Downloading Data for Genome Mate Pro from Family Tree DNA


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If you have done the Family Finder test with Family Tree DNA and are wondering which files you need from there to import into Genome Mate Pro, this post will help you. There are two ways to get the files needed, the first is directly from Family Tree DNA; the second is to download via DNAGedcom.

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Place, Image, Object


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The next subject I’m doing as part of the Diploma of Family History is called “Place, Image, Object” and from first impressions, I think I’m going to very much enjoy it. A week into the subject already and I can see that we’ll be looking at photos and how to date them, as well as maps (and creating a map of some sort), as well as the stories behind objects (and writing one). I’ve also found out that we’ll be looking at conservation and preservations methods, will be interesting to see if I need to change anything that I have been doing. Assessment will be a quiz and two assignments – decisions to be made about the subject matter for each of the assignments.

John Wood


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Wood John Composite image

Artistic Impression of John Wood based on descriptions from records

It is early December 1812, and at the Old Bailey a young man is facing the Common Serjeant. He stands just 5’1″ tall, has a dark sallow complexion, dark brown hair, naturally black eyes, and is aged about 23 years. Three weeks earlier he had been caught in Church Lane St Giles, pocketpicking a watch valued by its owner, the undertaker Richard Andrews, as being worth £1. The young man, John Wood, does not contest the charge against him, only saying “They all swear so hard against me, it is of no use for me to say anything.” and is sentenced to transportation for life.

John Wood has been sentenced to transportation for life, life in a land he does not know, life in a land where he probably does not know another soul. Continue reading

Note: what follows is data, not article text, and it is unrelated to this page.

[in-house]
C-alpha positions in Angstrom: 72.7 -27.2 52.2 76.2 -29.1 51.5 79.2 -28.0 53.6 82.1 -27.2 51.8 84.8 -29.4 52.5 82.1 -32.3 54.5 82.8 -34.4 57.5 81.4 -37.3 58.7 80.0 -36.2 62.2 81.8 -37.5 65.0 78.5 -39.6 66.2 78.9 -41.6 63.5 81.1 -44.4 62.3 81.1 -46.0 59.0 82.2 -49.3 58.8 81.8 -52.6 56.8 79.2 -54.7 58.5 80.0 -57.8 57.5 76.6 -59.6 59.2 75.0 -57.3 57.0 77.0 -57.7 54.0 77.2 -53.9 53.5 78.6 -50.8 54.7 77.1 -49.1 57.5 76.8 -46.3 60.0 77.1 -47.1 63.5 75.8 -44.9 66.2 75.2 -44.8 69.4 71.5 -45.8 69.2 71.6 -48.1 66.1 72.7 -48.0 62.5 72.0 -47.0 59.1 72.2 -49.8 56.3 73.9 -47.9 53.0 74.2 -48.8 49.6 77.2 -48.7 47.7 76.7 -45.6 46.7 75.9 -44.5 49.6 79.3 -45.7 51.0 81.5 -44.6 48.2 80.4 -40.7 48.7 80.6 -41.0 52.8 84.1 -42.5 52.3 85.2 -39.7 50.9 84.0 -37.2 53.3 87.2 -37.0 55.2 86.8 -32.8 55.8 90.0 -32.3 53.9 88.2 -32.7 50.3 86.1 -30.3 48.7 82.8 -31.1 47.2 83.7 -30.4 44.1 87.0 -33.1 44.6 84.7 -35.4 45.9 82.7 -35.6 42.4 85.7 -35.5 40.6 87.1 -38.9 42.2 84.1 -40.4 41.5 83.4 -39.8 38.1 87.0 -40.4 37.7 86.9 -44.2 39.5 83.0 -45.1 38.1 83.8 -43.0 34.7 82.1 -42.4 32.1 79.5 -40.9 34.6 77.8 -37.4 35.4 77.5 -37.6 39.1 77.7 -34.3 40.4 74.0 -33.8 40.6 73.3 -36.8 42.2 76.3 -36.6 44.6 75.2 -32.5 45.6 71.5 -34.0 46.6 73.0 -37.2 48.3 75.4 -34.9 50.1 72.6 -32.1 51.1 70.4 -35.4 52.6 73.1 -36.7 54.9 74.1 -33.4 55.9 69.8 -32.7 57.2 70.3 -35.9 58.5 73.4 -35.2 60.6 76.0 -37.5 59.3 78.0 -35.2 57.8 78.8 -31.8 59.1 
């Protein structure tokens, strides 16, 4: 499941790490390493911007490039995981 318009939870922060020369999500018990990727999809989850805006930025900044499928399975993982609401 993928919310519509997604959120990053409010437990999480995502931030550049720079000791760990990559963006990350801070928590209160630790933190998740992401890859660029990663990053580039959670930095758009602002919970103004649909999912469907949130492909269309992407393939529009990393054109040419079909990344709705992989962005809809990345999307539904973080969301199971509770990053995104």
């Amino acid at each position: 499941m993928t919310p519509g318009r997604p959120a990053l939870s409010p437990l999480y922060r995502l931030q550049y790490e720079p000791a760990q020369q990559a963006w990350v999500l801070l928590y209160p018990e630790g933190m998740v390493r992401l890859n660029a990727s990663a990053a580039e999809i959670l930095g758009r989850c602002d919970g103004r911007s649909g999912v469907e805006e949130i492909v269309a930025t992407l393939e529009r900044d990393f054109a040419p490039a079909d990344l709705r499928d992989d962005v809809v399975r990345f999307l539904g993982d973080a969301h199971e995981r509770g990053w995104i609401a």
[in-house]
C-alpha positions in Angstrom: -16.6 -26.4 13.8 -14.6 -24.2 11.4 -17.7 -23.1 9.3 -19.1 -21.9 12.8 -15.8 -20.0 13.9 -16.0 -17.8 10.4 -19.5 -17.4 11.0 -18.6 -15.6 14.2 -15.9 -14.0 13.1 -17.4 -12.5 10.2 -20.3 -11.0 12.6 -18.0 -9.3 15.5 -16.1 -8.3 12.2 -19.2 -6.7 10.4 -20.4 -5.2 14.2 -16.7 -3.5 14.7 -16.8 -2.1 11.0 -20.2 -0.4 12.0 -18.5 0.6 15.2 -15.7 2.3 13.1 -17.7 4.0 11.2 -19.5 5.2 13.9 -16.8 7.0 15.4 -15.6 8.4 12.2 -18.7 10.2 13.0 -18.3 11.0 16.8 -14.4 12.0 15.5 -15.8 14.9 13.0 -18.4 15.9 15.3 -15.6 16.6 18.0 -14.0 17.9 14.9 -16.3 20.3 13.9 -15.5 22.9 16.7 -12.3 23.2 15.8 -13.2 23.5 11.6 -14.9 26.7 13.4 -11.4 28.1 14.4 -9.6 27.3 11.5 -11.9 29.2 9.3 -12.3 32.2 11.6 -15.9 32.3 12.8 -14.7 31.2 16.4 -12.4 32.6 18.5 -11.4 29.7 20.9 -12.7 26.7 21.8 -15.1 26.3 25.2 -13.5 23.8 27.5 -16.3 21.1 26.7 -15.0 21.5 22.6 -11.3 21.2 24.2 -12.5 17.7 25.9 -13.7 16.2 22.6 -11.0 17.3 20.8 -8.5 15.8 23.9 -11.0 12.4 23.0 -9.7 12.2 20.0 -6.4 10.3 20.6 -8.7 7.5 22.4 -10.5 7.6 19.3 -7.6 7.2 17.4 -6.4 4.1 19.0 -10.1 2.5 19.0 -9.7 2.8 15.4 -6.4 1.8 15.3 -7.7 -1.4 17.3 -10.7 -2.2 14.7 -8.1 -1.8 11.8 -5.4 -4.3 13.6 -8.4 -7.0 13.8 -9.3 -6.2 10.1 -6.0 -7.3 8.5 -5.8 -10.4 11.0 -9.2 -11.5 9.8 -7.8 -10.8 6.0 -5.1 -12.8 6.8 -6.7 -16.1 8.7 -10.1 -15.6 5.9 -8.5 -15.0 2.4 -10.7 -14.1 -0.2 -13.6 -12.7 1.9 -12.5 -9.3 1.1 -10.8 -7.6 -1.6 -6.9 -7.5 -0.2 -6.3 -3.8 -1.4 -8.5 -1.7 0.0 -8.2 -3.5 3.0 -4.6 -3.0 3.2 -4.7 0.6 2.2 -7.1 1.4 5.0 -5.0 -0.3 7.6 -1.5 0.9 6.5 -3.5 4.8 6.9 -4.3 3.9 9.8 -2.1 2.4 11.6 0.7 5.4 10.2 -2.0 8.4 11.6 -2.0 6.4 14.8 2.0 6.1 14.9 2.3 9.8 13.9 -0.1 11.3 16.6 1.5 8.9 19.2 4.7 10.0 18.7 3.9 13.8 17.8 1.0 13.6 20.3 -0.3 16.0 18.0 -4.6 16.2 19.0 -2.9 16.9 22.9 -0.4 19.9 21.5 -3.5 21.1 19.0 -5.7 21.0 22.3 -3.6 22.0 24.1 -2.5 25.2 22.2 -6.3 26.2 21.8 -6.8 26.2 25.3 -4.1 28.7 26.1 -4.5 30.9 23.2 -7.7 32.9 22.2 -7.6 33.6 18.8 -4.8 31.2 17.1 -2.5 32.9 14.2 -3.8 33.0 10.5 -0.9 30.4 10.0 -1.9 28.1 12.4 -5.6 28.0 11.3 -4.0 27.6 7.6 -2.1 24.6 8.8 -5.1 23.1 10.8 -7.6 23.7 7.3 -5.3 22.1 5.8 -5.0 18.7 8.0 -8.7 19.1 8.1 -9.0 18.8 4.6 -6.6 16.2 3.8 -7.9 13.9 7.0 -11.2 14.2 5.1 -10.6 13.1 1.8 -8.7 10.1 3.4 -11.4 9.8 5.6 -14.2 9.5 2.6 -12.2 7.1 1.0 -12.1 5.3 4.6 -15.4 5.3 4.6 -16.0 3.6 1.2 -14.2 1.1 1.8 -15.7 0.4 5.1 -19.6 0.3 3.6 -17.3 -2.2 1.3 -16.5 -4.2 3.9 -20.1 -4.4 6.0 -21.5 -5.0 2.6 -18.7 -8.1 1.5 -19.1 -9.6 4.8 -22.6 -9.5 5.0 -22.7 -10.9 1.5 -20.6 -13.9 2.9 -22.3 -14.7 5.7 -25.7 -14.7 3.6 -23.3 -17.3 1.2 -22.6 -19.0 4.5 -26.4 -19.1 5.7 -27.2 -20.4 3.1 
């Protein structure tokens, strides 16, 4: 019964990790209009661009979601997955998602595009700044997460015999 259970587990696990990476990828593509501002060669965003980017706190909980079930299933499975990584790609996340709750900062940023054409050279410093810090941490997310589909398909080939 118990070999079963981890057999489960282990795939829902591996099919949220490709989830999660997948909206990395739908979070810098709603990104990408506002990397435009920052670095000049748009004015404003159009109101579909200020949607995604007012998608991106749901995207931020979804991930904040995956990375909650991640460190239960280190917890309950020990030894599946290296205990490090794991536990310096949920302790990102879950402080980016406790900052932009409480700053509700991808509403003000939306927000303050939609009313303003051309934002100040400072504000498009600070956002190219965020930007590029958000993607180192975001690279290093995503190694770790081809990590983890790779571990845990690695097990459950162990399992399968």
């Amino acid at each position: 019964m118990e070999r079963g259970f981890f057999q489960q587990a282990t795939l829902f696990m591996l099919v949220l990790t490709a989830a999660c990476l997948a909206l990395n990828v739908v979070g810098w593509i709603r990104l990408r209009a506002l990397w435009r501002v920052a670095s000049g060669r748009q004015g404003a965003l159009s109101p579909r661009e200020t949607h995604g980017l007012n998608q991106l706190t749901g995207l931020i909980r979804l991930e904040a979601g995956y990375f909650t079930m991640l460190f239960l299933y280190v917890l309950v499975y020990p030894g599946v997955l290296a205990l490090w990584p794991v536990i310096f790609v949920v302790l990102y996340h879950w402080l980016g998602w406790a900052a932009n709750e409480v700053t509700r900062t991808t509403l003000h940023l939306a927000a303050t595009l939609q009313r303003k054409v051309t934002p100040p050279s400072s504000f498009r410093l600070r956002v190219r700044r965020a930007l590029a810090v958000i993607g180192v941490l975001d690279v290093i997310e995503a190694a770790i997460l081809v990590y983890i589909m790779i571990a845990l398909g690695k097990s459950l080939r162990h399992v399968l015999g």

Recap of “Convict Ancestors”


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For someone who thought they’d already found everything for their convict except their birth and death, this unit made me realise that even though I had documentation, I hadn’t really looked at all of it in great depth, and so there was some things that had been overlooked.

In the process of writing my story about my convict (the main assignment), I had need to go looking for some records again to re-source them correctly, and while re-searching for the records I knew I already had, I found records I had never seen before. Whether this was because those records were unavailable before, or whether they had been previously overlooked, I don’t know, but I have those records now, and that’s what counts for me.

Was very pleased with the overall content of the unit, and while I was initially disappointed in a change in submission format for this unit, after a very short learning curve, I had no troubles with that method and found it quite easy to manage, even if the visual formatting was limited.

Convict Ancestors is available through University of Tasmania


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